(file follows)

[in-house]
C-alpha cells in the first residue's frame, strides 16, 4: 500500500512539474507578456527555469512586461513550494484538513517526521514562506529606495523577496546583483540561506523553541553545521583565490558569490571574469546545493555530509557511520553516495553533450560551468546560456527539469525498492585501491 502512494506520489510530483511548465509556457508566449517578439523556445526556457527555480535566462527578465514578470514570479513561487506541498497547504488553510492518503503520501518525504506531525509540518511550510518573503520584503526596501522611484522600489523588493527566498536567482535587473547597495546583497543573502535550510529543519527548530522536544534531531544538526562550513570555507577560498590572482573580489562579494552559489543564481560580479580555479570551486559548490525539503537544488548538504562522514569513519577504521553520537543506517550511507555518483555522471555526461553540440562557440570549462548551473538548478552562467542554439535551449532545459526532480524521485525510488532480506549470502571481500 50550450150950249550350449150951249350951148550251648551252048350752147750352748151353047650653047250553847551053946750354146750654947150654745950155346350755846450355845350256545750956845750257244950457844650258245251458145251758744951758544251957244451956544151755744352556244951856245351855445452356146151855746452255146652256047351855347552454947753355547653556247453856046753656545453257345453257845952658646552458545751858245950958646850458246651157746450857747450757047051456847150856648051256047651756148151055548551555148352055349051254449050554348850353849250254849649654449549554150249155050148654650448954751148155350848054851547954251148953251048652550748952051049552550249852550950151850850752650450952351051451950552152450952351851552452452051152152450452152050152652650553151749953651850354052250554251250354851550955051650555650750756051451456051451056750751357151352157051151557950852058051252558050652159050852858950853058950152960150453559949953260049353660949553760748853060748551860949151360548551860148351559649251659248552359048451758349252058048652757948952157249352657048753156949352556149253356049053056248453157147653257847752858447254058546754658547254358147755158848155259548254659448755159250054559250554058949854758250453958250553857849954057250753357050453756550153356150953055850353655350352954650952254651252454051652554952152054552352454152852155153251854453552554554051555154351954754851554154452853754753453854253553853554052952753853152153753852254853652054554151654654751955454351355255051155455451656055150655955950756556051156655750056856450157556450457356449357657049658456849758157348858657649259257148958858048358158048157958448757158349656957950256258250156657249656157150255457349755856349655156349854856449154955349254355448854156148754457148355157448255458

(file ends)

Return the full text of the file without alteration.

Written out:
[in-house]
C-alpha cells in the first residue's frame, strides 16, 4: 500500500512539474507578456527555469512586461513550494484538513517526521514562506529606495523577496546583483540561506523553541553545521583565490558569490571574469546545493555530509557511520553516495553533450560551468546560456527539469525498492585501491 502512494506520489510530483511548465509556457508566449517578439523556445526556457527555480535566462527578465514578470514570479513561487506541498497547504488553510492518503503520501518525504506531525509540518511550510518573503520584503526596501522611484522600489523588493527566498536567482535587473547597495546583497543573502535550510529543519527548530522536544534531531544538526562550513570555507577560498590572482573580489562579494552559489543564481560580479580555479570551486559548490525539503537544488548538504562522514569513519577504521553520537543506517550511507555518483555522471555526461553540440562557440570549462548551473538548478552562467542554439535551449532545459526532480524521485525510488532480506549470502571481500 50550450150950249550350449150951249350951148550251648551252048350752147750352748151353047650653047250553847551053946750354146750654947150654745950155346350755846450355845350256545750956845750257244950457844650258245251458145251758744951758544251957244451956544151755744352556244951856245351855445452356146151855746452255146652256047351855347552454947753355547653556247453856046753656545453257345453257845952658646552458545751858245950958646850458246651157746450857747450757047051456847150856648051256047651756148151055548551555148352055349051254449050554348850353849250254849649654449549554150249155050148654650448954751148155350848054851547954251148953251048652550748952051049552550249852550950151850850752650450952351051451950552152450952351851552452452051152152450452152050152652650553151749953651850354052250554251250354851550955051650555650750756051451456051451056750751357151352157051151557950852058051252558050652159050852858950853058950152960150453559949953260049353660949553760748853060748551860949151360548551860148351559649251659248552359048451758349252058048652757948952157249352657048753156949352556149253356049053056248453157147653257847752858447254058546754658547254358147755158848155259548254659448755159250054559250554058949854758250453958250553857849954057250753357050453756550153356150953055850353655350352954650952254651252454051652554952152054552352454152852155153251854453552554554051555154351954754851554154452853754753453854253553853554052952753853152153753852254853652054554151654654751955454351355255051155455451656055150655955950756556051156655750056856450157556450457356449357657049658456849758157348858657649259257148958858048358158048157958448757158349656957950256258250156657249656157150255457349755856349655156349854856449154955349254355448854156148754457148355157448255458